By Erika Webb
Acting Deltona City Manager, Dave Denny, will get a 10 percent pay raise.
The city commission voted unanimously April 15 to approve a compensation package for Mr. Denny that commissioners agreed is more in line with his duties as acting city manager, and the duties he's retained from his position as deputy.
The agreement is for April 13 through Sept. 30, the end of the fiscal year.
Mr. Denny has been in the interim role since February when former Deltona city manager Faith Miller resigned, but when he accepted, there was no discussion about adjusting his salary to compensate for the increased workload. As deputy, his annual salary was just over $118,000.
The hike in pay to just over $130,000 is still lower than that of Ms. Miller who was making $133,000 annually.
In a memo dated March 20, Mr. Denny complied with the commission's request for a list of his terms should he continue as acting city manager through the end of the fiscal year.
Among those terms was the 10 percent pay increase, continued use of a city vehicle for city business, vacation accrual at the existing rate, but without caps.
"Currently I am unable to take vacation," Mr. Denny noted.
He also asked to be able to accrue sick time at the existing rate.
That was a sticking point with Commissioner Webster Barnaby who said many in the private sector, mainly the self-employed, do not get paid when they are sick. He said he doesn't see why "we have to pay people when they are not sick."
"The luxury of being a public-sector employee sometimes is taken so advantage of so many times," Commissioner Barnaby said.
Commissioner Heidi Herzberg said being self-employed or working in the private sector and accepting those terms is an individual choice.
"He's doing the job of what we were paying two salaries for," she said of Mr. Denny.
Commissioner Chris Nabicht agreed with Commissioner Herzberg, adding he was offended by Commissioner Barnaby's use of the word "luxury."
"When we look at the compensation package we can't pick one or two things out, we look at the total value of what the position is worth," Commissioner Nabicht said. "It's not a luxury. It's adequate compensation for the job and the duties that are associated with a city of this size."
Vice Mayor Zenaida Denizac said she thinks the 10 percent is "more than fair" considering the hours Mr. Denny has been working. The vice mayor added she has received emails questioning Mr. Denny's qualifications.
"I don't want to put you on the spot but Mr. Denny if you could mention some of your qualifications ... for the benefit of the public?" she asked.
The acting city manager said he became Deltona's utility director in Jan. 2004, "just after the city purchased the water and sewer company from Florida Water Services."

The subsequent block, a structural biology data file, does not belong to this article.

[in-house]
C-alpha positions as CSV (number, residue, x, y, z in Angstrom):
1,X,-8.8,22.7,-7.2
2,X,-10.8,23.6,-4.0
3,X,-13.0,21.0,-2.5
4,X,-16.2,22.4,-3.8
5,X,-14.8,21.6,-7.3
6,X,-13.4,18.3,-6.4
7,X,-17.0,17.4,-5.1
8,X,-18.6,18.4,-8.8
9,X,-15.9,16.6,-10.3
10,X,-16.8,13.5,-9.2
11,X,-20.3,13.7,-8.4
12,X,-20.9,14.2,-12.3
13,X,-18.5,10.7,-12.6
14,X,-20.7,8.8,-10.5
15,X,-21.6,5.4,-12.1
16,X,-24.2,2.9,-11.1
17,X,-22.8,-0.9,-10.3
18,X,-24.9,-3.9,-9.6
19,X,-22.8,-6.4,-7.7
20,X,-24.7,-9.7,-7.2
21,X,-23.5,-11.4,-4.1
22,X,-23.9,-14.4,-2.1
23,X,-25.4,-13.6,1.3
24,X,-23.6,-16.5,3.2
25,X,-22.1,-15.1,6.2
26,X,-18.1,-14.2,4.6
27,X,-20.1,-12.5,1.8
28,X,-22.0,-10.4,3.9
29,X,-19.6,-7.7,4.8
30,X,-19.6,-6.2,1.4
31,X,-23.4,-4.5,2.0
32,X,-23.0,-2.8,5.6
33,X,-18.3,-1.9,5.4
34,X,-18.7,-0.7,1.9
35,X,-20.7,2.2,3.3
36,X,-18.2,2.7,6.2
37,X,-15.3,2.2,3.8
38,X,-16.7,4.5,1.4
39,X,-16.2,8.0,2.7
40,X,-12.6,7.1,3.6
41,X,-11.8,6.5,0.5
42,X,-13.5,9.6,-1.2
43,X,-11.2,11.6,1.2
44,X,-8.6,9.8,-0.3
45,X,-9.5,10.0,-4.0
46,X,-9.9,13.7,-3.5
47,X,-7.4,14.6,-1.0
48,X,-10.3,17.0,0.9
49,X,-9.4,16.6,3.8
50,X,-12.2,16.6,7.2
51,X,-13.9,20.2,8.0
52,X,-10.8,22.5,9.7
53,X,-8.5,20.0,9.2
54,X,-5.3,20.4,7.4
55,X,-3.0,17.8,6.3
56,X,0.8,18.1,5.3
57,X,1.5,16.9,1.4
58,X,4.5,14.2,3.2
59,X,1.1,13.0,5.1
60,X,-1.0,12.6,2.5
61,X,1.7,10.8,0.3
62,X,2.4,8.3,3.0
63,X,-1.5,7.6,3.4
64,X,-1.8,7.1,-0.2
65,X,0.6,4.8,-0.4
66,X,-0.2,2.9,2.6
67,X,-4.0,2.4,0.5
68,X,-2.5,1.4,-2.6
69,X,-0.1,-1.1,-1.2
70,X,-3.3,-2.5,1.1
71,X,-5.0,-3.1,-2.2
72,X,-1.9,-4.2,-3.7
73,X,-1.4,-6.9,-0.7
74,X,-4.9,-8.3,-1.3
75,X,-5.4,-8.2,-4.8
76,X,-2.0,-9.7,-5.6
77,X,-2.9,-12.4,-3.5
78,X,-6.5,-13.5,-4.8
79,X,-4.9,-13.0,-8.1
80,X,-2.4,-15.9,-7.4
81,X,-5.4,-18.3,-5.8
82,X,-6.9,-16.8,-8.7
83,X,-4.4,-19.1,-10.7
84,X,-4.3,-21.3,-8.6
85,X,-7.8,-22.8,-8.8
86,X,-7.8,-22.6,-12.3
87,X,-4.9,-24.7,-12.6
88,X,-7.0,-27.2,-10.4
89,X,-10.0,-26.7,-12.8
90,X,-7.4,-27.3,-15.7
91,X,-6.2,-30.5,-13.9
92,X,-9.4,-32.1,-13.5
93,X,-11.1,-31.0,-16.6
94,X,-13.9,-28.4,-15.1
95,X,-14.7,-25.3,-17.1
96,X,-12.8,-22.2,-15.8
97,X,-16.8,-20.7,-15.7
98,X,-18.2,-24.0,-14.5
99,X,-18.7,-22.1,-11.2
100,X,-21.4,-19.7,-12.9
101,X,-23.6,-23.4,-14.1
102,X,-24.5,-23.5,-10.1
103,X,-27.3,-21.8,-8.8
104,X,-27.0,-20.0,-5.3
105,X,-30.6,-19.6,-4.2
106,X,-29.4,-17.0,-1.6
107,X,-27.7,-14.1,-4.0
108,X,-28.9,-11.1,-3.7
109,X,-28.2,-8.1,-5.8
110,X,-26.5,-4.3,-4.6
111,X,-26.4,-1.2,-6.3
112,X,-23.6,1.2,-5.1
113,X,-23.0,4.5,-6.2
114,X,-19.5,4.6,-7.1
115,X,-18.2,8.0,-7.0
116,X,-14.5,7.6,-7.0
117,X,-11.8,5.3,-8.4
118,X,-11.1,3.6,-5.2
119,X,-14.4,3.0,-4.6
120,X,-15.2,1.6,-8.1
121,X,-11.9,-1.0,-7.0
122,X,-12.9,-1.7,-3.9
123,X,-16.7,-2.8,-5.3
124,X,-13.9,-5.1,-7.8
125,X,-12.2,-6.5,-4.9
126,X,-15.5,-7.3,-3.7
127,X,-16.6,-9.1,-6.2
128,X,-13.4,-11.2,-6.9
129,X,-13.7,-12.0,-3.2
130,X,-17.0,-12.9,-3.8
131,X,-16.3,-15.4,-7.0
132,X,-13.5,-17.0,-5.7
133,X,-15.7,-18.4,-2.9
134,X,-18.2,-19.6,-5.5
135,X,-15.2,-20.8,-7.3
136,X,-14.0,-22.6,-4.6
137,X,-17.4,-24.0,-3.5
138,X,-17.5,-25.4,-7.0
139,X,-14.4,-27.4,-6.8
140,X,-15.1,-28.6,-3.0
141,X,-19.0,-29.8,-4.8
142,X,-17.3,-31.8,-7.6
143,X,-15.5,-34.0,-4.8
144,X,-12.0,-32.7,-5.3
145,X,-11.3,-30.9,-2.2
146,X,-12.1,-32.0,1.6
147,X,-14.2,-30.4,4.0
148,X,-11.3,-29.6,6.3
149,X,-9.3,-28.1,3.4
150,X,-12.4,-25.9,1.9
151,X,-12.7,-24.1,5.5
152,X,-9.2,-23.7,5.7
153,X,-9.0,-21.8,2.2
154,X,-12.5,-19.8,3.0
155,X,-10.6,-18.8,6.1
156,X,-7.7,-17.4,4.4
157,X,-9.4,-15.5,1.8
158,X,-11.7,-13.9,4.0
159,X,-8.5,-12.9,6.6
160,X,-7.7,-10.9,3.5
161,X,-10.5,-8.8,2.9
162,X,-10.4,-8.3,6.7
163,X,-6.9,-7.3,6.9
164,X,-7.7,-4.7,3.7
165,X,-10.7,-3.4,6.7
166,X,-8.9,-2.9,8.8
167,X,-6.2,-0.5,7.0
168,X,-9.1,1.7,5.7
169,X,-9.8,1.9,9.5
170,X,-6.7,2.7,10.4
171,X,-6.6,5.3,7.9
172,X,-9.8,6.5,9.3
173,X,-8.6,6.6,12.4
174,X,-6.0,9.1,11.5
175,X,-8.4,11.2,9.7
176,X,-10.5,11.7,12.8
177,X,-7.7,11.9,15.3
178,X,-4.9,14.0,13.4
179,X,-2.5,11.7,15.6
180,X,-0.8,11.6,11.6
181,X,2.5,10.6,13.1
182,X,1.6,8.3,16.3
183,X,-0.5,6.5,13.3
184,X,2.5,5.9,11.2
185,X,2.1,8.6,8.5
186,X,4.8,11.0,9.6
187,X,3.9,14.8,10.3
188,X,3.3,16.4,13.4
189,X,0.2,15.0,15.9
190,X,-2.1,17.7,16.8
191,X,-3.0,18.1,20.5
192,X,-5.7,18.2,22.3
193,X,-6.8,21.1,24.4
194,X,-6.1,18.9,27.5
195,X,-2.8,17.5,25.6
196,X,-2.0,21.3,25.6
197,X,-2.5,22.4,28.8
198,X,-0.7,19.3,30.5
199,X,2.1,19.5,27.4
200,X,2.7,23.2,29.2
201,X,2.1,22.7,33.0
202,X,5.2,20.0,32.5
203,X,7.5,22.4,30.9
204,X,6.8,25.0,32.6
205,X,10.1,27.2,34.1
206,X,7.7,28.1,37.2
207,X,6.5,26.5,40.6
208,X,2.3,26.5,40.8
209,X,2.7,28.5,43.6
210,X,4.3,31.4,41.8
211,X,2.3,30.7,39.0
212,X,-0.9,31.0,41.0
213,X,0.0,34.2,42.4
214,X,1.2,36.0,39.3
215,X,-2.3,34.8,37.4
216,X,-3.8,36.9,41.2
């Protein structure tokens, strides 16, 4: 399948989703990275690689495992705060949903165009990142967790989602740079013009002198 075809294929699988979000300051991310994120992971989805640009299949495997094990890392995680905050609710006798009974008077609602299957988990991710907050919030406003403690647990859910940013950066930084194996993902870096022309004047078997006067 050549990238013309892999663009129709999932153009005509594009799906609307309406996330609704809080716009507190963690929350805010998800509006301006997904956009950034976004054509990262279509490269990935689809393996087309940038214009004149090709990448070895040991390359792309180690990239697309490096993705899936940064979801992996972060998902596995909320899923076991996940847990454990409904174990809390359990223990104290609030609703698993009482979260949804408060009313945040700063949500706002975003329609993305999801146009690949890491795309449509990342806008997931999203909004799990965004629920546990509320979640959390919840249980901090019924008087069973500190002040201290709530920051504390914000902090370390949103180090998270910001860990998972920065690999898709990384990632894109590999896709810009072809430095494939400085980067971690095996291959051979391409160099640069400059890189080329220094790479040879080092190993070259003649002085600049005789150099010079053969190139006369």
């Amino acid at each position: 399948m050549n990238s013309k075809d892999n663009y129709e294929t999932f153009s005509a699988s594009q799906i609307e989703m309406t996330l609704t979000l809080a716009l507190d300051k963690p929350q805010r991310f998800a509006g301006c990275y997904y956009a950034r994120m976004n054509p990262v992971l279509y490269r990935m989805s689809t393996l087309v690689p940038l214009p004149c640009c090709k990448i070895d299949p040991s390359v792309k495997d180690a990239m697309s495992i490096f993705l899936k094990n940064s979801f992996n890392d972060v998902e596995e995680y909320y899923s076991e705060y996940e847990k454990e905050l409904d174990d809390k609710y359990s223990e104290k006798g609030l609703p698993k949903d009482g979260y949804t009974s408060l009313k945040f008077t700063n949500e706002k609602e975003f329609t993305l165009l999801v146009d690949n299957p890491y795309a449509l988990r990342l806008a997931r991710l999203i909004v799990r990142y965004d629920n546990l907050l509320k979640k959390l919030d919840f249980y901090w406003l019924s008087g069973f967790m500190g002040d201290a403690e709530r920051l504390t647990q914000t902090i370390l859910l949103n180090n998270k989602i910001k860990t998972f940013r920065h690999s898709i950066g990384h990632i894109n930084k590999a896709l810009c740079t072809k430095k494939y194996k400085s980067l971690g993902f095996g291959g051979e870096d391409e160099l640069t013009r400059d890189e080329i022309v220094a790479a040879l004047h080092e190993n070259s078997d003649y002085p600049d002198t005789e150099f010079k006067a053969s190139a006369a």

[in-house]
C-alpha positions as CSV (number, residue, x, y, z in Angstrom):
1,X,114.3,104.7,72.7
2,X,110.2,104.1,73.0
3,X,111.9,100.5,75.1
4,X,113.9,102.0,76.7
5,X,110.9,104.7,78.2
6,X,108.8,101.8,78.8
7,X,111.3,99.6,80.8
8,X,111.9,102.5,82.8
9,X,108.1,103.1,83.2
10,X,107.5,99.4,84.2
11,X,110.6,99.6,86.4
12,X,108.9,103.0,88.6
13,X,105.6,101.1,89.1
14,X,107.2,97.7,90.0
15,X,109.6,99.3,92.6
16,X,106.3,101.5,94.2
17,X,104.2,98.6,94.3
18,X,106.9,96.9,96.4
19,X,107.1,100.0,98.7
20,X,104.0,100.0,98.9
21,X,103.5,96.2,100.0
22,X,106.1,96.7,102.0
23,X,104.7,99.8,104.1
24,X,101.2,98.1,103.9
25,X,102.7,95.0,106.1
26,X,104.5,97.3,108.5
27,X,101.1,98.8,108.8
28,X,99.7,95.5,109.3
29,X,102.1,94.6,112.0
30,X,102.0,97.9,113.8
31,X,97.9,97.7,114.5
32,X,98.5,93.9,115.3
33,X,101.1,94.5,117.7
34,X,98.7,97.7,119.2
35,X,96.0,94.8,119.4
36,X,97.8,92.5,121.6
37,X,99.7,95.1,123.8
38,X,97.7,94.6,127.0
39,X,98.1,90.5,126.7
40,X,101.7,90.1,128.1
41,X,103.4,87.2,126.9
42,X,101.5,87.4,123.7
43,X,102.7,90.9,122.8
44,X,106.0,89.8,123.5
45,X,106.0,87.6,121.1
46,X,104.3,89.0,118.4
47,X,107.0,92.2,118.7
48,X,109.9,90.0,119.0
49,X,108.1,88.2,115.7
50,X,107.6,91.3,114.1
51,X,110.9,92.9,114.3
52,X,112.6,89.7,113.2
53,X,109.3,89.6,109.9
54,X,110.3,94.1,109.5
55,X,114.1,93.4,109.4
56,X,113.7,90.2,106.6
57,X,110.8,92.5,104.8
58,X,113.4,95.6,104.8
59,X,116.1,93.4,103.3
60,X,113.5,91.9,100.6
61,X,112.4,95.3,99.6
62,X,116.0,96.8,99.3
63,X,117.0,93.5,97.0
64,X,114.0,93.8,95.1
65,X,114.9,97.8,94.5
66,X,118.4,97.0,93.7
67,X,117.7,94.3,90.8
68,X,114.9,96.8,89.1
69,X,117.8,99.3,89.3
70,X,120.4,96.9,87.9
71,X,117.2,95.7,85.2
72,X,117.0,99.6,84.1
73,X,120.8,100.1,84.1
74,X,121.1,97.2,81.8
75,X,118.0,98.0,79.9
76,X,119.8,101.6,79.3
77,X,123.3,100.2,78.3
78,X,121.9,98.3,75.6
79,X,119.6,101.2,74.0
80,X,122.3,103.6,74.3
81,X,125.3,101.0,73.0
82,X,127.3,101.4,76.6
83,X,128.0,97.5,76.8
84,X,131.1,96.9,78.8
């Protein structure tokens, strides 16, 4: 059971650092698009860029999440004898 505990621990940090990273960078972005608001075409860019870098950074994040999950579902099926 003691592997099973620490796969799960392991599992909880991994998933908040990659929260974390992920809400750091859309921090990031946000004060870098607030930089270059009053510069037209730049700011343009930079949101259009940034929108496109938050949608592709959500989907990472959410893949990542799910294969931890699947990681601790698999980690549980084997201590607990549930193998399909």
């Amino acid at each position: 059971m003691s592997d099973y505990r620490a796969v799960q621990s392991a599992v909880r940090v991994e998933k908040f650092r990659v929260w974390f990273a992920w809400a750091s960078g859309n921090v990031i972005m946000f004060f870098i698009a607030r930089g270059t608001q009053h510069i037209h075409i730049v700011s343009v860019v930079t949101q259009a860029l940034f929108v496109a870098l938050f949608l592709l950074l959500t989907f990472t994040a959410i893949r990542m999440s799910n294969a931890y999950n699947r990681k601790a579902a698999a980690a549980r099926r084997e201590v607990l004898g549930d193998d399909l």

Prior to taking the position with Deltona he worked for Florida Water Services in a variety of positions. As vice president of operations and engineering his duties included overseeing budgets, regulatory compliance and meeting financial goals for 157 water and wastewater plants in 26 Florida counties, staffed with 370 employees.
"We had systems as far north as Amelia Island, which is north of Jacksonville, to south of the Georgia border to Marco Island on the southwest coast and all in between, with Deltona here being one of them," he explained.
"We served about 700,000 customers in those different systems," he said.
Mr. Denny was hired as Deltona's deputy city manager in February 2006.
Mayor John Masiarczyk said he would like to have a workshop to discuss future plans for the position, and the possibility of an assistant for Mr. Denny should he be hired as city manager.
"I want him to have the title of city manager," Mayor Masiarczyk said.
Also included in Mr. Denny's proposal were provisions should he retire, resign or be terminated during the time he's acting city manager.
He asked to be paid for all accrued and unused sick time, and to receive severance pay: one month's salary if separation occurs before May 31; two months' compensation if between June 1 and July 31; and three months' pay if he leaves between Aug. 1 and Sept. 30.
Mr. Denny requested that should the commission decide to do a search for a permanent city manager he would be allowed to return to the position of deputy city manager with pay reverting to his current salary "plus any raises, if any, given to the general employees."
"As deputy city manager, I will retain the ability to be paid all accrued and unused vacation and sick time," Mr. Denny proposed.